And then this quiet little boy, for the first time ever in class, began to speak. He told the class of preschoolers to second graders that his brother had died and that Jesus had raised his brother too and that his brother was with Jesus in heaven and that his brother was also still with him. He showed the class a woven bracelet that reminded him of his brother, just as the widows must have shown Peter their woven tunics.

The class, which includes children on medication for ADHD who get a break from their meds on weekends, sat perfectly still. Every eye and every ear was focused on the testimony of their Sunday school classmate who had walked in the valley of the shadow of death and was speaking about it.

There is a little girl in the class born with drugs in her veins, raised by her grandmother while her mother goes in and out of treatment. Her name is Heaven. Heaven spontaneously got up and went over and gave her classmate a hug. Following her example, every child in the class got up and, one by one, hugged their little brother in Christ—and his father.

Should I mention that Charlie is pale and blond and that Heaven is black and beautiful? Should I mention that class and privilege released their inexorably divisive hold on these children if only for a moment? I think I should.

After everyone sat back down, they wove paper placements for a Thanks­giving dinner that would be shared by hundreds the following Thursday—brightly colored paper woven in and out to grace the tables where the hungry gather to eat, luminous weavings tying us to one another. Heaven’s grandmother brought the three children to that meal. The first things that Heaven noticed were the placemats, which she proudly pointed out.

Her grandmother told me this at our Wednesday morning prayer group. She was the first one there, and before she even sat down, I saw that tears were flowing and I ran to get the box of tissues. Note to self: remember tissues along with candles for set up. She needs surgery for gall­stones and was worried about the children. Can she trust her daughter to get them to and from school? She told me about another daughter born with full-blown AIDS in the 1980s. Experimental AZT gave her two years instead of the predicted six months, but she died in December and the anniversary is coming up.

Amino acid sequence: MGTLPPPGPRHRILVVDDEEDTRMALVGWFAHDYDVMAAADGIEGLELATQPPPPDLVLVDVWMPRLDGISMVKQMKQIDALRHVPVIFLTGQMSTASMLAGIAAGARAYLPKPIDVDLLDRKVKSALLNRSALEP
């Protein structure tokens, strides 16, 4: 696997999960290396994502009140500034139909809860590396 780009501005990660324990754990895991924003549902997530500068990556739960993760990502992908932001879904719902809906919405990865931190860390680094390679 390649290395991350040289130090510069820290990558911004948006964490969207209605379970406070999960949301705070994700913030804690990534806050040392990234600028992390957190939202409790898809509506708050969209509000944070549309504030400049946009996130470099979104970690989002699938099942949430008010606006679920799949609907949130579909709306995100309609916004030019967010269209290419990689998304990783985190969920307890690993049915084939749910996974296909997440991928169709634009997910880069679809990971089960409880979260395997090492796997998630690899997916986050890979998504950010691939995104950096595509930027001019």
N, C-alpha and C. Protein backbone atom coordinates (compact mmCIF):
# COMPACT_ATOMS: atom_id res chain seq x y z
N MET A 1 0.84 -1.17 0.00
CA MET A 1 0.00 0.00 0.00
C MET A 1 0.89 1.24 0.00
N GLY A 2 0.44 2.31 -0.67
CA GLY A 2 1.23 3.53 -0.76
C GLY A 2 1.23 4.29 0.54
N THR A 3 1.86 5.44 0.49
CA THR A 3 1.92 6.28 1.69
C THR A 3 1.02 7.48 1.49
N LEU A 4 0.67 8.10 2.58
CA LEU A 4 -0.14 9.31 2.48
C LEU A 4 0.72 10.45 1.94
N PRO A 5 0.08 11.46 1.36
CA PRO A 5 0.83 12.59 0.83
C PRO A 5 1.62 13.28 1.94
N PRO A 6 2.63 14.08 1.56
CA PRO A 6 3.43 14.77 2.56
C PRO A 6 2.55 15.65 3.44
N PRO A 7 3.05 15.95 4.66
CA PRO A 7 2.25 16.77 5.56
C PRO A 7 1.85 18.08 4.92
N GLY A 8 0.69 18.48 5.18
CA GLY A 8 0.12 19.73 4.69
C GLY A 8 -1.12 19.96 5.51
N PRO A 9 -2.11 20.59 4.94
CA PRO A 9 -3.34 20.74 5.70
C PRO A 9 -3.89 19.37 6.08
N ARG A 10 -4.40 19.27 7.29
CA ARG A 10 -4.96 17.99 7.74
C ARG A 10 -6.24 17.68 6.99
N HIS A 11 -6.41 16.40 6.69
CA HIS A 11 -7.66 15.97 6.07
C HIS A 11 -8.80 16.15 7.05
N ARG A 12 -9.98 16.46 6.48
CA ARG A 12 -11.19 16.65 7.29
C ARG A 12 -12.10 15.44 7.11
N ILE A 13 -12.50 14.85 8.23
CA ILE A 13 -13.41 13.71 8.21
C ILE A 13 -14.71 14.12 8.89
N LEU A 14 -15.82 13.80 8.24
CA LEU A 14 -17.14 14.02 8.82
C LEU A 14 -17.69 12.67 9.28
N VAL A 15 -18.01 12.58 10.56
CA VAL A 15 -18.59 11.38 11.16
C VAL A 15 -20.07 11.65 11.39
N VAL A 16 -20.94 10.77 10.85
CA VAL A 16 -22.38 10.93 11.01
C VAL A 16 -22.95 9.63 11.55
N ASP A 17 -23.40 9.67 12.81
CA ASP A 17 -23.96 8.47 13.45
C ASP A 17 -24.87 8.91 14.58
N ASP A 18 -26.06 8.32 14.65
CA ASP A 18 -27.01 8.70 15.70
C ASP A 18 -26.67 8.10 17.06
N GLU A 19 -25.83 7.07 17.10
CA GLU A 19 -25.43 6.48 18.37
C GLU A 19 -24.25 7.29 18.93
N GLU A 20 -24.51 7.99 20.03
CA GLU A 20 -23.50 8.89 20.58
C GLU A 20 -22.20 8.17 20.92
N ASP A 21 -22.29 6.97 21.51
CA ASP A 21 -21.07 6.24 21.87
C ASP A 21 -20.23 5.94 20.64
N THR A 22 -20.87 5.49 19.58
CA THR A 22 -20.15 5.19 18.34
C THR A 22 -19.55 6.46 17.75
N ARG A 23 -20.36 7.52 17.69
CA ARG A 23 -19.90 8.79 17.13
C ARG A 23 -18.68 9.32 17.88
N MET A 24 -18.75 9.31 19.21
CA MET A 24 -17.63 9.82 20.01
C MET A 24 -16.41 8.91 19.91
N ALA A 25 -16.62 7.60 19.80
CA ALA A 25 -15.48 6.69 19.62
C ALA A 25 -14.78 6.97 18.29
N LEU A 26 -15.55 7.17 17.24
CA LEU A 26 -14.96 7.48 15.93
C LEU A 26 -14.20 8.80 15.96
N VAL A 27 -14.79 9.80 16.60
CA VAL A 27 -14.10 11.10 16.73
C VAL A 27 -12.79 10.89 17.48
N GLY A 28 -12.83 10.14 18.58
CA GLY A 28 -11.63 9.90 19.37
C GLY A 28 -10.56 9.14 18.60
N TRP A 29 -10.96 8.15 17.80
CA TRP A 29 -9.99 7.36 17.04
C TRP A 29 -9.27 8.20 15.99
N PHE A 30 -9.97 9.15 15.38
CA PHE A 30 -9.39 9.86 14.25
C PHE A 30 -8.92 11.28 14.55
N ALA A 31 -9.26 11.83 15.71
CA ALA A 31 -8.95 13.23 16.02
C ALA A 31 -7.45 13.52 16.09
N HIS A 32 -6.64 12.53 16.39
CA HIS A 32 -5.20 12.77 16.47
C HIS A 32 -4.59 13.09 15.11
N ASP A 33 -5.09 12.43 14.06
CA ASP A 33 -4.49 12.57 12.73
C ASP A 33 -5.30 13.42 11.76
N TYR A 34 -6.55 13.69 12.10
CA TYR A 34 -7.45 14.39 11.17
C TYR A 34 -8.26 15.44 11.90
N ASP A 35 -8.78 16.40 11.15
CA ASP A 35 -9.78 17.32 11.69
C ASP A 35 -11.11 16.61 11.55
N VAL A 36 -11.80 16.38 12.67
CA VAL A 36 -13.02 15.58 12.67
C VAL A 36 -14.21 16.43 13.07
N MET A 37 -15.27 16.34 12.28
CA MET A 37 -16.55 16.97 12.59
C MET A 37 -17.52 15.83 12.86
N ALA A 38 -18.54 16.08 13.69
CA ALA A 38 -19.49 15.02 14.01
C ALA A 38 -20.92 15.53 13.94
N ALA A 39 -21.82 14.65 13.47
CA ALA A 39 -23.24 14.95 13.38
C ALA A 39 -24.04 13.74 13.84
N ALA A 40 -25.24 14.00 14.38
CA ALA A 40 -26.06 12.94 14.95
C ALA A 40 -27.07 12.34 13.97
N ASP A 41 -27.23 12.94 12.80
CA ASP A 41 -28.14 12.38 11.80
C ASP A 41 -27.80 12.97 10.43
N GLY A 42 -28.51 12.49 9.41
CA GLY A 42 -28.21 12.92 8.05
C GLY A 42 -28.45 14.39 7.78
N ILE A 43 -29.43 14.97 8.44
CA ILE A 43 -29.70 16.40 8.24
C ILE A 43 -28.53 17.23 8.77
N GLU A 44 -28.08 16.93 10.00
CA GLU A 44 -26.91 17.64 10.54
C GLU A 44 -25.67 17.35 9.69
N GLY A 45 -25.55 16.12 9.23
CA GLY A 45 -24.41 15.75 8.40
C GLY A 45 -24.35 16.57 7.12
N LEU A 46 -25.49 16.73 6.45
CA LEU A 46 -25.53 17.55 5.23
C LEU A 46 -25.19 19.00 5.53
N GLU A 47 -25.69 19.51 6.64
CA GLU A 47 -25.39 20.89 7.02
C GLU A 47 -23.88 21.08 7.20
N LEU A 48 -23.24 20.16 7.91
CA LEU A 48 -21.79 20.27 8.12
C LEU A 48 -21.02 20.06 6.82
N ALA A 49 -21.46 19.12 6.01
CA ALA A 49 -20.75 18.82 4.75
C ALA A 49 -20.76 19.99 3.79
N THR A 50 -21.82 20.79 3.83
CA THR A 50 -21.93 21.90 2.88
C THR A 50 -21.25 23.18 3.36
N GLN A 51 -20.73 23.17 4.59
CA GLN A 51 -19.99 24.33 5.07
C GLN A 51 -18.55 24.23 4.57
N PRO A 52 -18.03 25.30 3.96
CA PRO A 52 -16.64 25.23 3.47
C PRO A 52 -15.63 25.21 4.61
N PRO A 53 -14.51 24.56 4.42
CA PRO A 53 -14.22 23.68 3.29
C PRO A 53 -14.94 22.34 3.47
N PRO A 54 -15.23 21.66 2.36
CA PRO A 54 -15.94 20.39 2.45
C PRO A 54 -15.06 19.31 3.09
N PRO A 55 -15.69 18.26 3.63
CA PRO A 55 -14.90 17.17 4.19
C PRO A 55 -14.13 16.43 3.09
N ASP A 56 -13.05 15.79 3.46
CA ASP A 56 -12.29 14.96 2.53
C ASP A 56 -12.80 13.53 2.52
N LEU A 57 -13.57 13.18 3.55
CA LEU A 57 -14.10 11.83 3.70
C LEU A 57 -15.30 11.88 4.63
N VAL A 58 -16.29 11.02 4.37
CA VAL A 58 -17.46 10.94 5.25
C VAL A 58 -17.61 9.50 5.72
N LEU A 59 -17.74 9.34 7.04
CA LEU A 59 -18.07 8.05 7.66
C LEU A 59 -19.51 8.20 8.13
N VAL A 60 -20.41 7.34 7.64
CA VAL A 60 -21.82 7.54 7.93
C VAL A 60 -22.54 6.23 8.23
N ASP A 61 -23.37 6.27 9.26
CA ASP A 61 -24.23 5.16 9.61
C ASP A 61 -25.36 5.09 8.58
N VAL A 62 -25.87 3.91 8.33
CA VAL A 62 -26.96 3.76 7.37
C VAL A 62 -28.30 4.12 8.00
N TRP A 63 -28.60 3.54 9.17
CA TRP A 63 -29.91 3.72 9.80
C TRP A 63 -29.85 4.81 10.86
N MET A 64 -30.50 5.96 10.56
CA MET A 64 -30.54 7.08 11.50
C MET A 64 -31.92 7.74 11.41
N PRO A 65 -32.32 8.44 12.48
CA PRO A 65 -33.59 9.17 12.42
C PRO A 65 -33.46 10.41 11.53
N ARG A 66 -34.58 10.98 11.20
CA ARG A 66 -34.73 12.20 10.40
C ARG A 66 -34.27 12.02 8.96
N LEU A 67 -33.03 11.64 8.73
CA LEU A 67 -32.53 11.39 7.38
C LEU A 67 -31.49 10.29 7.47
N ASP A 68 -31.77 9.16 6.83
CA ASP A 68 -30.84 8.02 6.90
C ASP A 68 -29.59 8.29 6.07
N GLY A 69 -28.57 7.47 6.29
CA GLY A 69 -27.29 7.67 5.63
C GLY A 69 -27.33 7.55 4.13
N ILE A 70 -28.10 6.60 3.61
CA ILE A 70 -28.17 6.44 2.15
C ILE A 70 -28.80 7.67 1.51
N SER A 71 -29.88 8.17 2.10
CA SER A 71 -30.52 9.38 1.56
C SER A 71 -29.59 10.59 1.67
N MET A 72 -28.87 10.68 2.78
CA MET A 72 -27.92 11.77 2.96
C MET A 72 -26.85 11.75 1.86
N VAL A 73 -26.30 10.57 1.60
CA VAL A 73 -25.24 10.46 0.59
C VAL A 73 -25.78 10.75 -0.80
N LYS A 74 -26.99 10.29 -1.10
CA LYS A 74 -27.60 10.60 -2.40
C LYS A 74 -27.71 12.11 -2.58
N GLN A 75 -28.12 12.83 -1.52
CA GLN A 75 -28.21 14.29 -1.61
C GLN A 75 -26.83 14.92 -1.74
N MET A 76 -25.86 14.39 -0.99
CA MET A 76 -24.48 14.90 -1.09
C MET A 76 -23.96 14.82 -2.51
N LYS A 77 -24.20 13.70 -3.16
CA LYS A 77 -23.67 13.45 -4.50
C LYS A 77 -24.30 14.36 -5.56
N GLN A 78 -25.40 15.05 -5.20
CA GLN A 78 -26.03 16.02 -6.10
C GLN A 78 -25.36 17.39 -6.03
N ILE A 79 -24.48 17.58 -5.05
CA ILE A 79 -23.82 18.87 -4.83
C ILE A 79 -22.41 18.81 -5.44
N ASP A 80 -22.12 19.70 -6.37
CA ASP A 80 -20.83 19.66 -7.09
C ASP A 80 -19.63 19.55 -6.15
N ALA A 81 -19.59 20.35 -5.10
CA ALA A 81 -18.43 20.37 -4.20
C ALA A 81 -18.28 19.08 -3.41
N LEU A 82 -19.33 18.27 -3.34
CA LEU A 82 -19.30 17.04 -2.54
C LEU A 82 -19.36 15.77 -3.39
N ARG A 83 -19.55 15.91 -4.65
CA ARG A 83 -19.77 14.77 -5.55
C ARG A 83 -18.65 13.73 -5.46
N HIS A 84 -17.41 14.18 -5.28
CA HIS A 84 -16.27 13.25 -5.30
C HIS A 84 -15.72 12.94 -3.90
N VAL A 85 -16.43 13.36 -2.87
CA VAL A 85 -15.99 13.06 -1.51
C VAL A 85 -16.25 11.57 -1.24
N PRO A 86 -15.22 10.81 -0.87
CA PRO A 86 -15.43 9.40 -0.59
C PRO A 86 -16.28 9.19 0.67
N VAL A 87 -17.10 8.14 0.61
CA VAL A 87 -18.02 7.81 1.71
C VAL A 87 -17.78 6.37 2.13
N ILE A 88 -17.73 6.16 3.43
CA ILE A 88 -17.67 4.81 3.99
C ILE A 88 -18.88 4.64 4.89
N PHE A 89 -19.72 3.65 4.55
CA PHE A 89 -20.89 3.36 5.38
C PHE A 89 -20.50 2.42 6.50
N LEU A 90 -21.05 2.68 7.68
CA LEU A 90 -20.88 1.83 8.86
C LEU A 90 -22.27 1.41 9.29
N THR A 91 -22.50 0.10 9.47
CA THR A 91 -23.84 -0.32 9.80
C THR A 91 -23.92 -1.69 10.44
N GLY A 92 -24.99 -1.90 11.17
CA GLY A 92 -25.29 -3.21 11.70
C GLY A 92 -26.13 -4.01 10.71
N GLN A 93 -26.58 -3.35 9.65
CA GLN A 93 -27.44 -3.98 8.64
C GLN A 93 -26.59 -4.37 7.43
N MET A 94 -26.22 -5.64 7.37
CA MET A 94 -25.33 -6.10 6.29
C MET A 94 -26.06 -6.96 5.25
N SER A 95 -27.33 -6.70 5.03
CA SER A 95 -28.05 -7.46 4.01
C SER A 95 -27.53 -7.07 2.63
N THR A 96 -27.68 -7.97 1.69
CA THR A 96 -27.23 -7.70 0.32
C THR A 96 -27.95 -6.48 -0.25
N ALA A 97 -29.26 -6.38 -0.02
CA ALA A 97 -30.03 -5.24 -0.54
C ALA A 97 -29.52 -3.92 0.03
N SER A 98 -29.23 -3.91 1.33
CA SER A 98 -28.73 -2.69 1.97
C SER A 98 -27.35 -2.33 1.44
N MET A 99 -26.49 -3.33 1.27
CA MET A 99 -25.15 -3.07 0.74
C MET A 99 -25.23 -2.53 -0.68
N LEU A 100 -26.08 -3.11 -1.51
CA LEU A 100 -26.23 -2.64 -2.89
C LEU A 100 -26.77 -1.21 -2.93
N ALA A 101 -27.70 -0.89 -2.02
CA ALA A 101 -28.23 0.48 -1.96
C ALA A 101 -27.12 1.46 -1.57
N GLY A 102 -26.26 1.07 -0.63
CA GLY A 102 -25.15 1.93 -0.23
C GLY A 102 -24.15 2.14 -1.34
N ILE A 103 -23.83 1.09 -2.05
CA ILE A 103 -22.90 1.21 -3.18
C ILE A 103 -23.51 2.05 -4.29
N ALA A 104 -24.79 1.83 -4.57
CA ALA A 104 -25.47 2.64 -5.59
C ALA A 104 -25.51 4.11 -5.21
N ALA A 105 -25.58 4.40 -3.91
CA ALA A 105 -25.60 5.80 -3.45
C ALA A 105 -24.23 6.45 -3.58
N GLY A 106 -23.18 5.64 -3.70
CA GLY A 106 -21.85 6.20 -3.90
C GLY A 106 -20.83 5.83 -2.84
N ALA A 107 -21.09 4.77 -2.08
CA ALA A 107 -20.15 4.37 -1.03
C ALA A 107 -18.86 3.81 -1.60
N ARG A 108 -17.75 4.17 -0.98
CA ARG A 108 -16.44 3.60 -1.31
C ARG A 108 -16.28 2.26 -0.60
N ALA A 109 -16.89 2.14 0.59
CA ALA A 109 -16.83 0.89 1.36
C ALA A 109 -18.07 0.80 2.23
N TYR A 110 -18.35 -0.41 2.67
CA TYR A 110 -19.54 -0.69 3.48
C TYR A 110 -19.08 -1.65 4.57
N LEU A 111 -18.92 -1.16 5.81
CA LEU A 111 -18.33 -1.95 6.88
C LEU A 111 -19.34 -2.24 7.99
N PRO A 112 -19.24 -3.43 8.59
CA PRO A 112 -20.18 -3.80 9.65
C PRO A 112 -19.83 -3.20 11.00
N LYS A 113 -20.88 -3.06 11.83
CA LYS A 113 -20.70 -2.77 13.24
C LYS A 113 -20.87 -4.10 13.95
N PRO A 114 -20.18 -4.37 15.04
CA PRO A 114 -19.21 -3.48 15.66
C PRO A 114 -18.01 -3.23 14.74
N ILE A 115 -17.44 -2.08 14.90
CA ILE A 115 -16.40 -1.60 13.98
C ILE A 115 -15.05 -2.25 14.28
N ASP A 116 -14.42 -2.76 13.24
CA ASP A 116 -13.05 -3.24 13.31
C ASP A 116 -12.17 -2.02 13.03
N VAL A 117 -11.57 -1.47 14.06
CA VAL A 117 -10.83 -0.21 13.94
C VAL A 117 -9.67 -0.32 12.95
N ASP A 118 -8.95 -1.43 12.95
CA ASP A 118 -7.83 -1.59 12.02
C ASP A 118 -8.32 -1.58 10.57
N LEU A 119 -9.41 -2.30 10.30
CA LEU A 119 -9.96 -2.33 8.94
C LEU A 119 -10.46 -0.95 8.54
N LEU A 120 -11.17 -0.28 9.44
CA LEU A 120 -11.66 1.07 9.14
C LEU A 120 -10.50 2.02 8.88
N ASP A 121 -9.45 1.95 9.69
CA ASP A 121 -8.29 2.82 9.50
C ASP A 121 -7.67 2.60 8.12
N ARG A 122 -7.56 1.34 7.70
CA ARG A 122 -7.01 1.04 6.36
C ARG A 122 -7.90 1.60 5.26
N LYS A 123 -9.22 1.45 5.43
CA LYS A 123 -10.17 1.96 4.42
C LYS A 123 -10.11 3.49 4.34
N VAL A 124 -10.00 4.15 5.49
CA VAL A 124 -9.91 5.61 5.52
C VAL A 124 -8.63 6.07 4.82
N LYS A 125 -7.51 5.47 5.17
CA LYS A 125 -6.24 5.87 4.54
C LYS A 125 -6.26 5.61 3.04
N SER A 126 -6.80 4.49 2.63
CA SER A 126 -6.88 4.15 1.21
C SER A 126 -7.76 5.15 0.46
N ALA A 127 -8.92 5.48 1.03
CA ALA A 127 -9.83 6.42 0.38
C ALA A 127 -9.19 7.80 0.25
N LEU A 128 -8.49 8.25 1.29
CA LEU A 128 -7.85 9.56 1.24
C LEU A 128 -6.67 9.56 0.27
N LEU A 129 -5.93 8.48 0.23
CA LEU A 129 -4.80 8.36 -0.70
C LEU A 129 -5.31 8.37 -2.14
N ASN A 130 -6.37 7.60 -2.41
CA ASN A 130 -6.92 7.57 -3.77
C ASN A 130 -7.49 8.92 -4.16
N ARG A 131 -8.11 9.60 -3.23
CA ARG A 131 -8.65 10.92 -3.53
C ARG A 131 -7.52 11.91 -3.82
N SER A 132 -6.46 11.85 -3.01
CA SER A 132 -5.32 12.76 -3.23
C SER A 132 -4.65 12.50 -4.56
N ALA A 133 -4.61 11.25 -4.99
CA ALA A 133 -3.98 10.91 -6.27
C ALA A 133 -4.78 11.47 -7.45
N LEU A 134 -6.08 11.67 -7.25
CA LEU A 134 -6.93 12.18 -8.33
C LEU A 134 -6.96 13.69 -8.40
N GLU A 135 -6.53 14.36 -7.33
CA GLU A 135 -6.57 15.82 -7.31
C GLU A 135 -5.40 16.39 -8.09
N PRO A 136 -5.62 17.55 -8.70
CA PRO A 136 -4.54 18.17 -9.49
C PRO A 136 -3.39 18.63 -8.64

Then others arrived. Before we pray, we read a text for the upcoming Sunday. A shoot shall come out from the stump of Jesse . . . The Spirit of the Lord shall rest on him, the spirit of wisdom and understanding, the spirit of counsel and might . . . “That sounds familiar!” said the grandmother. It should—I spoke those words when Heaven and her little brothers were baptized and I placed my hands on each of their promise-drenched heads.

I’m writing this to the accompaniment of banging from our boiler room. Chimney sweeps are breaking into the side of an underground chimney that has not been cleaned in a century. Suddenly it needs to be done or the youth who sleep in our shelter and my family, which sleeps in the parsonage, may slumber into carbon monoxide–induced oblivion. I am not naive about aging infrastructures. I worry about how we will pay our bills and what’s going to fall apart next. Nonetheless . . . this is the shape of the church as I see it—and from this vantage point, I like what I see.

Heidi Neumark

Heidi Neumark is a retired Lutheran minister and author of Sanctuary: Being Christian in the Wake of Trump.